Bach trumps Brahms, with a little help from McGegan and friends
Special to The Aspen Times
From Sunday to Wednesday, Brahms was the center of attention in the Aspen Music Festival’s prime-time concerts. on Thursday, however, the spotlight moved to Bach and his contemporaries, delivering a welcome change of pace in the hands of conductor Nicolas McGegan.
Not that there’s anything wrong with Brahms, of course, but Bach’s “Brandenburg Concerto No. 5,” featuring three of the festival’s A-list regulars was doubly infectious. Well known for his period-instrument band (Philharmonia Baroque), McGegan proved adept at catching the spirit of the era even on modern instruments with an all-student orchestra.
Alexander Kerr (violin) and Nadine Asin (flute) brought fluidity, precision and flair to their work in the concerto, but it was Anton Nel who dazzled most. Playing the extensive keyboard part on piano (it’s usually heard on harpsichord) made sense with all the other modern instruments on the stage, and it created a richer texture than the harpsichord’s jangling skeleton sound would. Nel made the rapid-fire runs, twists and turns fly with the breeze, almost nonchalantly bringing to life pages dark with 32nd notes, both as accompaniment and into the extensive first-movement cadenza. The slow movement unfolded with unity of purpose, and the finale danced with a sense of joy.
Willian Hagen (violin), a veteran of many summers as a student in Aspen, lavished a minimum of vibrato to create a lean Baroque-like sound and a sprightly sense of rhythm to Bach’s Violin Concerto in A minor. McGegan and the ensemble were especially sparkly in the two final pieces, a short selection from Handel’s “Water Music” and a colorful dip into a suite from Purcell’s “Faerie Queen.”
After Yefim Bronfman’s traversal of the “Piano Concerto No. 2” on Sunday, there was more Brahms Tuesday and Wednesday.
Playing the three Brahms violin sonatas Wednesday evening, Stefan Jackiw’s sweet violin sound combined with the soft-edged playing of pianist Anna Polonsky to make music that felt like a gauzy dream, perfect for a drawing room but perhaps less communicative to a rapt audience in 600-seat Harris Hall. The sonatas are full of singing passages for the violin, many of them quiet.
Despite this instinct for musical intimacy, quieter moments in the first half (Sonatas 2 and 3) often seemed tentative and breathy rather than silky. Broader phrases, with more intensity, came off better. Jackiw played the more extroverted Sonata No. 1 in G major with more assurance. Encores of miniatures by both Clara and Robert Schumann brought the evening to a quiet conclusion.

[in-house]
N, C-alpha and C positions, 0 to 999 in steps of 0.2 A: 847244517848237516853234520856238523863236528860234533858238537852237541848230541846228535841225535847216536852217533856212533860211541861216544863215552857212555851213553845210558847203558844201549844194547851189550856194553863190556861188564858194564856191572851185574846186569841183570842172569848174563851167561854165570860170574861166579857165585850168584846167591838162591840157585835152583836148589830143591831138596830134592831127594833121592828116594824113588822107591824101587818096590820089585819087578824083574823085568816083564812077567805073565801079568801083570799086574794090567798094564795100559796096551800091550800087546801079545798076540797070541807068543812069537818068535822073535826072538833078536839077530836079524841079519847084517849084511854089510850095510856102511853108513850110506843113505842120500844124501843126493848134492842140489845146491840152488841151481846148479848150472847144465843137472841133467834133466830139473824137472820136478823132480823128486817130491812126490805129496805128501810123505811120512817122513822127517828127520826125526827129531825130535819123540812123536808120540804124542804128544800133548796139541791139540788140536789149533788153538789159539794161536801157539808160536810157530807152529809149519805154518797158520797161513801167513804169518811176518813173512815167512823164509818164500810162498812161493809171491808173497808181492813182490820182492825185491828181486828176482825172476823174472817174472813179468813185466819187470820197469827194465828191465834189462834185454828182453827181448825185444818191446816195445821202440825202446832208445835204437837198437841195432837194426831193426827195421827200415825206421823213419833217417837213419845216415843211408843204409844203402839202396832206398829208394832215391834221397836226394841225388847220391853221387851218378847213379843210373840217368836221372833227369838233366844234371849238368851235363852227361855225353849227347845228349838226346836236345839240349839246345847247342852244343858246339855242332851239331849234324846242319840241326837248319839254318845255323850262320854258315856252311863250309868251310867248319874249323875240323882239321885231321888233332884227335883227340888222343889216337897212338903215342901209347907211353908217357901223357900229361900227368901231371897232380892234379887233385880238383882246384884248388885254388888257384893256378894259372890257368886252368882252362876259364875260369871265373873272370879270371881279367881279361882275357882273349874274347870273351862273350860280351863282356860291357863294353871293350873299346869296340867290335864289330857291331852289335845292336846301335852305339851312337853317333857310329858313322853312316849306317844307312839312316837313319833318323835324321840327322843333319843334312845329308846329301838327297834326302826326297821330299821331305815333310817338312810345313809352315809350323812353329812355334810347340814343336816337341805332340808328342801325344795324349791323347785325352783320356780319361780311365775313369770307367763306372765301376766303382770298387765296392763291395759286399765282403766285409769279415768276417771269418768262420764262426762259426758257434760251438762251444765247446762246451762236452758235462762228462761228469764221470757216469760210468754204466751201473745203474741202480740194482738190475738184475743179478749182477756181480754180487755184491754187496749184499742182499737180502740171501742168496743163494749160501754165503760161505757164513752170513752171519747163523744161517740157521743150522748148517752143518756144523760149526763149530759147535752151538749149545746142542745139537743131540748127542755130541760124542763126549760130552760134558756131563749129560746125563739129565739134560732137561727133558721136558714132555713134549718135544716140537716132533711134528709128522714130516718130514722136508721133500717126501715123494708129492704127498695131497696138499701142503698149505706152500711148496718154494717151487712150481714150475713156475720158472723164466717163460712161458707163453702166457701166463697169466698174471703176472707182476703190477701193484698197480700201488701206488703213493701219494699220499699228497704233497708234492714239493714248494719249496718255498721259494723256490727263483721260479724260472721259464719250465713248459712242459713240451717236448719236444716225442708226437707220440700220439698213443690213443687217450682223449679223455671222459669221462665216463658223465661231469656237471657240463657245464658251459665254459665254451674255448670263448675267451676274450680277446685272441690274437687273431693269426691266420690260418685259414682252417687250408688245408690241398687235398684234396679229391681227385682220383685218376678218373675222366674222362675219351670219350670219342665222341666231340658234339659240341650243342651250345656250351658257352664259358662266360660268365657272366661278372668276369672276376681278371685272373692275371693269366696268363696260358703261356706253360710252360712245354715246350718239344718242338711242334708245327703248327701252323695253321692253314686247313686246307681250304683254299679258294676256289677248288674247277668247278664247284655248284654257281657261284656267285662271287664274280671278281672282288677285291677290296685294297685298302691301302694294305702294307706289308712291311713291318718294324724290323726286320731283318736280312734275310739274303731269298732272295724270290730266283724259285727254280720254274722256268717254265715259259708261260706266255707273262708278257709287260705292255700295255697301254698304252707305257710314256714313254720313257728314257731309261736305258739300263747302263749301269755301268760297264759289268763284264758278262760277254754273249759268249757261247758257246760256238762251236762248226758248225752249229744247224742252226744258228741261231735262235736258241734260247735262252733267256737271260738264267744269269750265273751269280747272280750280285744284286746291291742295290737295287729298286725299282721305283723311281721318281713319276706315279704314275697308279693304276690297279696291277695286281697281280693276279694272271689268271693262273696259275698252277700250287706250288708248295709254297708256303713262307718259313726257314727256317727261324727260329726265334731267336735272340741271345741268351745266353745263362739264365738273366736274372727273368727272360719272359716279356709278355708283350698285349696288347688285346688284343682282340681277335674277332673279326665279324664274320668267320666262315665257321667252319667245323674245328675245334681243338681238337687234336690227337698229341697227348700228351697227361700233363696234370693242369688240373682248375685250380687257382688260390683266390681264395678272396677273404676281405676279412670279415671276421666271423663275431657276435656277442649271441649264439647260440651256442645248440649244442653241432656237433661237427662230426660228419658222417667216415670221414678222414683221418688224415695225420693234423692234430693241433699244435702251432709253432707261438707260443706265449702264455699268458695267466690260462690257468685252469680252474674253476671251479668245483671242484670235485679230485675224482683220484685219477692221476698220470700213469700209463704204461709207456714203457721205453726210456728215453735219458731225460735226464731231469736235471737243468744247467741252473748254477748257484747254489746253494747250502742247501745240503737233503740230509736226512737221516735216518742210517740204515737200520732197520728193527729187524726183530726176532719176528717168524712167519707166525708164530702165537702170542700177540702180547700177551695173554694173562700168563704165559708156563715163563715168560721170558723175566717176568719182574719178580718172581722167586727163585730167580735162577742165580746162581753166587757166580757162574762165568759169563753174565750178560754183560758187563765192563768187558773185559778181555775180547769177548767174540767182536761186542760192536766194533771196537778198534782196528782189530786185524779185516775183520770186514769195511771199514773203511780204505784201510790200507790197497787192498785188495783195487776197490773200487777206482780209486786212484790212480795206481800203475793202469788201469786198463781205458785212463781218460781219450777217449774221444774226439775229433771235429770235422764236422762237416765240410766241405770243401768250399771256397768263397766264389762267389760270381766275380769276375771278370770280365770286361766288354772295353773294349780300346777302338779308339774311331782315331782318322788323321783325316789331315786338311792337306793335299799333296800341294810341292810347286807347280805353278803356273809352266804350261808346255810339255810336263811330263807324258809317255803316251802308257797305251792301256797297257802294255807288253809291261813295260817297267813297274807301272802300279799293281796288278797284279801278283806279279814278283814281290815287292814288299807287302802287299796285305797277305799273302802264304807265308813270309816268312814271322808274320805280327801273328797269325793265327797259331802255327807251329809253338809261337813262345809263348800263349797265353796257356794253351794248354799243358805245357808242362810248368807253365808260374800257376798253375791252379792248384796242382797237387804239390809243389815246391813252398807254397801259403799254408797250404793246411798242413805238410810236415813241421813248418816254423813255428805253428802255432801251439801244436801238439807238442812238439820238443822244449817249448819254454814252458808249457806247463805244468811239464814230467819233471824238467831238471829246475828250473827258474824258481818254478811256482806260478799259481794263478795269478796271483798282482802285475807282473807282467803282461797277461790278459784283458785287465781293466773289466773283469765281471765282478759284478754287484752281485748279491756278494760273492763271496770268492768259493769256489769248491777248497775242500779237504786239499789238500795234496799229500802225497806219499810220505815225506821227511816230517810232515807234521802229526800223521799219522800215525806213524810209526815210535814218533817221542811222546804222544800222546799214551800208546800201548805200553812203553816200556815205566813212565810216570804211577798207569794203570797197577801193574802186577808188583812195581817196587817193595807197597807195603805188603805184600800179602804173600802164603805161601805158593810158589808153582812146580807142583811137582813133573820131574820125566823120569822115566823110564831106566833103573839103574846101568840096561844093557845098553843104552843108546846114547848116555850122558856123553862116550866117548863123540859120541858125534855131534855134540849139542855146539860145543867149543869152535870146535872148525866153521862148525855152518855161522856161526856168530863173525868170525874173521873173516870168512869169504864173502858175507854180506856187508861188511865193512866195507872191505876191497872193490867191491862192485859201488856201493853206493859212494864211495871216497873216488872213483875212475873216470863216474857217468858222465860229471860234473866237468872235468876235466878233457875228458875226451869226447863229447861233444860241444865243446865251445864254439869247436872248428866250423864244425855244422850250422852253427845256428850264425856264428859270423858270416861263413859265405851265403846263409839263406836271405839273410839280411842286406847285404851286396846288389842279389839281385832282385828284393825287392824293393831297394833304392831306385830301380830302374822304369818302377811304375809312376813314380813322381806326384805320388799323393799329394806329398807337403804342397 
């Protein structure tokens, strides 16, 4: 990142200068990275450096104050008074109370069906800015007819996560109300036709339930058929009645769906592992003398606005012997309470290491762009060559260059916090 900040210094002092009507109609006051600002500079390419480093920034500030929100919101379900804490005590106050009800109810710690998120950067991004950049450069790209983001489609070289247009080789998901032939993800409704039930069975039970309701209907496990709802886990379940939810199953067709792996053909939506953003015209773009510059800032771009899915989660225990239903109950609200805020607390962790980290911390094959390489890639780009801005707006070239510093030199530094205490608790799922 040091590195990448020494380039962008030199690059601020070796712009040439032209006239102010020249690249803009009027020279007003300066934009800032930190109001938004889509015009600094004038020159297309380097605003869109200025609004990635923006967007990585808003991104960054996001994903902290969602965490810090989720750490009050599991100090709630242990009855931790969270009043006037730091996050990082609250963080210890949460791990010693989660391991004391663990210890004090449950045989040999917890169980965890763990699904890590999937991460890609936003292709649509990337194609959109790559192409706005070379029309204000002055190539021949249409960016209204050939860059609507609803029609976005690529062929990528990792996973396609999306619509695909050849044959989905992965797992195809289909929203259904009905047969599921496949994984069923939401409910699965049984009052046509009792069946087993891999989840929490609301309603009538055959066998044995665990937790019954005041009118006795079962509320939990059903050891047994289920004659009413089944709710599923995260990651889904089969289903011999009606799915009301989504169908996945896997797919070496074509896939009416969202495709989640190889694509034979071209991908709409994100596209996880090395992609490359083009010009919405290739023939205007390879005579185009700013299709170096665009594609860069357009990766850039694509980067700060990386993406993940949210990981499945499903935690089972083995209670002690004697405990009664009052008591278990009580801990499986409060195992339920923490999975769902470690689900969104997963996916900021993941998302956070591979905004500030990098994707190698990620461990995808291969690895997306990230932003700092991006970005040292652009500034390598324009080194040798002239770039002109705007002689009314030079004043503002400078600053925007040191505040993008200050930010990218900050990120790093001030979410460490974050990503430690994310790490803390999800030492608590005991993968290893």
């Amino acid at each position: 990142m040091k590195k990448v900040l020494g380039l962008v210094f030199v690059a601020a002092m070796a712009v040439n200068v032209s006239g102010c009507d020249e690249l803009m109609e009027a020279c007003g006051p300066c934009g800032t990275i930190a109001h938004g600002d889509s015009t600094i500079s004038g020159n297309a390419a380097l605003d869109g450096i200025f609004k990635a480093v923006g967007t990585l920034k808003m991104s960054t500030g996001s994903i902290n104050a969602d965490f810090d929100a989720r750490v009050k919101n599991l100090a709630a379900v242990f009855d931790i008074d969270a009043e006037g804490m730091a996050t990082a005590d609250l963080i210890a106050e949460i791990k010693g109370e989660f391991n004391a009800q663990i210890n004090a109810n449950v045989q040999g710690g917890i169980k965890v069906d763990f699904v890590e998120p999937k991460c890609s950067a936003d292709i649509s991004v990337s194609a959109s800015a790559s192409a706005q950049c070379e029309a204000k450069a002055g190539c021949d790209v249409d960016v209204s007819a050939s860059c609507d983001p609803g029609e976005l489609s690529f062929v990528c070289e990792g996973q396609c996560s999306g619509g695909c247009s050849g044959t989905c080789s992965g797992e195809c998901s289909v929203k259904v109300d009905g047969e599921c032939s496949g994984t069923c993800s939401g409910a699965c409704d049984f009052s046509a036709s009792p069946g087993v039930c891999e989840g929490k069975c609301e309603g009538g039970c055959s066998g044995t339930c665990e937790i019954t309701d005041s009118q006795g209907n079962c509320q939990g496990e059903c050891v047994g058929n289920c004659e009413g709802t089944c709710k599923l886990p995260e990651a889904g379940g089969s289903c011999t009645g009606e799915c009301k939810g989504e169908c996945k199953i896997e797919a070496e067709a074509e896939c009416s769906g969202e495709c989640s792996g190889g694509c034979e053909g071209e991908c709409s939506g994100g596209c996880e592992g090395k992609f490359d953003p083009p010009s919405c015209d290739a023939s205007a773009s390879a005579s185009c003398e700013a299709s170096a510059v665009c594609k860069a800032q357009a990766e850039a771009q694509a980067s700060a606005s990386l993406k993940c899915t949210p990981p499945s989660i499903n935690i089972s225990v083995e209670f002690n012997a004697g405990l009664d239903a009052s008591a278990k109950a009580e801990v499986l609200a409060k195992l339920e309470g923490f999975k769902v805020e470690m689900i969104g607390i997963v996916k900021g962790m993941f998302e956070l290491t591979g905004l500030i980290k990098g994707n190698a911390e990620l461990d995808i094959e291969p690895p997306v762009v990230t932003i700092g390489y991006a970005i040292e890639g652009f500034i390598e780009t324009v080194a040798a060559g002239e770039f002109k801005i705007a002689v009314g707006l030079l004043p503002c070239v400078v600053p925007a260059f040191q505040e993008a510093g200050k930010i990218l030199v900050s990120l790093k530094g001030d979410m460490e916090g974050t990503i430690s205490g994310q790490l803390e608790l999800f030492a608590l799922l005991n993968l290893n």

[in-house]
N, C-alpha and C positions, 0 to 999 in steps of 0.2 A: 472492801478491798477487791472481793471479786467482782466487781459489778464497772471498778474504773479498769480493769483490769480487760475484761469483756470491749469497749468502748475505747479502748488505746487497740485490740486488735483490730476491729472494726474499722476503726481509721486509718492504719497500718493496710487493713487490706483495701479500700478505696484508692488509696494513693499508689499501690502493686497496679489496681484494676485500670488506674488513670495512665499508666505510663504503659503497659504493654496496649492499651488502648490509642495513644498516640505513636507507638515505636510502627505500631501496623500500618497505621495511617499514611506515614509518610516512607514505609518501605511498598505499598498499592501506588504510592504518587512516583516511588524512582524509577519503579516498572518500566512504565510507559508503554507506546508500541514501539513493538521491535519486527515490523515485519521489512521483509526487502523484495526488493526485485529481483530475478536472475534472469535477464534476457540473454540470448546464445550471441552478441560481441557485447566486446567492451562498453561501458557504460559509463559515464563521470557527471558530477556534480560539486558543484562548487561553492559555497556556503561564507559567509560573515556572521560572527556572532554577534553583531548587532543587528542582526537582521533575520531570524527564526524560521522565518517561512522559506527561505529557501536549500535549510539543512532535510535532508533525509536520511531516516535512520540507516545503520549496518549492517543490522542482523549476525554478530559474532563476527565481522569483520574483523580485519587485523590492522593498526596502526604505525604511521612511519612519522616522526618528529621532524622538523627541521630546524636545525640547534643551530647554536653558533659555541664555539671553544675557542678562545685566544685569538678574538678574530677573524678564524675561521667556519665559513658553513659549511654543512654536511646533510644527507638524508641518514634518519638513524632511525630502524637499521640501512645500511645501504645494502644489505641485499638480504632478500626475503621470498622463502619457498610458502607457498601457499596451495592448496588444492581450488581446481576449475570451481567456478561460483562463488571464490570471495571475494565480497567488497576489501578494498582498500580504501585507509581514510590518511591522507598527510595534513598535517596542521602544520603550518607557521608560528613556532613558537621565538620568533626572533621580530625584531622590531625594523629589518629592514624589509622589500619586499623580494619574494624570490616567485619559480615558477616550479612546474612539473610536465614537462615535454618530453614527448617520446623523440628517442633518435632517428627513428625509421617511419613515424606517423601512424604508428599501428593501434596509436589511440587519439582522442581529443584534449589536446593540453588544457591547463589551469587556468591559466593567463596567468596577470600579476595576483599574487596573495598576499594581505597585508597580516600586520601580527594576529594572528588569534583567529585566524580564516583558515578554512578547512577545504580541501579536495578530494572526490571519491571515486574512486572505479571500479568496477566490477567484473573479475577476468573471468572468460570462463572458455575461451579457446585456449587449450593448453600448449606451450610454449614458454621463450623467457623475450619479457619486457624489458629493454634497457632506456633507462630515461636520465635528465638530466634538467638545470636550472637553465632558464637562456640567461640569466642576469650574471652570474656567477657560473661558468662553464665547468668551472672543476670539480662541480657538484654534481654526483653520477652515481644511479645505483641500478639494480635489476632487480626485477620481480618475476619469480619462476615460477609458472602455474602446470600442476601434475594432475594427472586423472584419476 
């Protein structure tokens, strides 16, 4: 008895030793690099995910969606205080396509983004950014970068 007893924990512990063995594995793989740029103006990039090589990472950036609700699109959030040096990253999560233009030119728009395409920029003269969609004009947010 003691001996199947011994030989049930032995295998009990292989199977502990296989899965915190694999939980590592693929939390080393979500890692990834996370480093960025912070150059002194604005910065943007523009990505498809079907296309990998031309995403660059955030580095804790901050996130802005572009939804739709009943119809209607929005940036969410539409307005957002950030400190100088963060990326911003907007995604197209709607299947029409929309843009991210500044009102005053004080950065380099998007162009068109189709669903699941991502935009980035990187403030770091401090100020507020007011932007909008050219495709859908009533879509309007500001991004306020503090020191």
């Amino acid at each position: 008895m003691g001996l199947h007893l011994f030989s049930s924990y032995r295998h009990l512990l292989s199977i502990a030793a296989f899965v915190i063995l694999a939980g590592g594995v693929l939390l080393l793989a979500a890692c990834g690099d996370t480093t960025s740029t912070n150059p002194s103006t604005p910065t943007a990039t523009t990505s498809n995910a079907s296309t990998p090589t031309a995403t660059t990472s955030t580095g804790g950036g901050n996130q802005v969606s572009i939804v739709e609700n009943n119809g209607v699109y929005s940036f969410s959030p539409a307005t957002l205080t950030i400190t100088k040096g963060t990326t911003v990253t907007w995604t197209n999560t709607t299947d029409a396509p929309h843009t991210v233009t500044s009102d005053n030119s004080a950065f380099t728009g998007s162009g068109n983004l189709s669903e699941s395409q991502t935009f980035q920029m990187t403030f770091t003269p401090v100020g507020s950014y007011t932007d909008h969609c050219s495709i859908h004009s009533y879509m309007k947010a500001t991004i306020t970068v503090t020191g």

In Tuesday’s piano duo recital Polonsky and her husband, Orion Weiss dispatched Brahms’ “Variations on a Theme” by Schumann with grace, their four hands on the same piano. But the highlights of the program were two lighter-weight pieces: Fauré’s charming “Dolly” suite and “Barber’s Souvenirs.”
Though written over the years as birthday gifts for the daughter of a singer with whom the composer had a long-running affair, Dolly reflects a winning innocence, which the pianists captured neatly. Souvenirs, a collection of six pastiches of dance music, glistened with wit, especially in the mock-serious Hesitation-Tango. Its nimbleness made Saint-Saëns’ two-piano “Variations on a Theme of Beethoven,” the most technically challenging work on the program, seem like a show-off piece of technique over substance.
Four redoubtable pianists anchored Monday’s chamber music program, bringing weight and color to three less often-heard Romantic-era pieces in the vast spaces of the Benedict Music Tent (where passing rainstorms drummed on the tent roof before finally drenching the departing audience). The music highlighted three quite different pianistic styles.
Conrado Tao’s fluidity of attack and astonishing range of colors brought extra depth to Chausson’s “Piano Quartet in A major,” the string parts more conventionally fashioned by Naoko Tanaka (violin), Victoria Chiang (viola) and Michael Mermagen (cello). In Smetana’s emotionally wrought “Piano Trio in G minor,” Nel’s suppleness of tone complemented longtime faculty partners Kerr (violin) and Desmond Hoebig (cello), impressive for their communication and unity. And in a charmingly lightweight finale, longtime Israeli friends Arie Vardi and Yefim Bronfman shared a single piano in Schubert’s gentle Rondo in A major, all crystalline and pure.
NOT TO MISS IN THE COMING DAYS
Nel returns in today’s faculty chamber music program in Harris Hall to anchor more Brahms, this time the C minor piano quartet, with a starry faculty group — Sylvia Rosenberg (violin), James Dunham (viola) and Mermagen (cello). And Sunday in the tent, pianist Nikolai Lugansky, whose previous appearances at this festival have been showstoppers, takes on one of the pinnacles in Beethoven’s Concerto No. 5 “Emperor.” Larry Rachleff conducts a program that includes Debussy’s Prélude to the Afternoon of a Faun and Lutosloawski’s rollicking Concerto for Orchestra.
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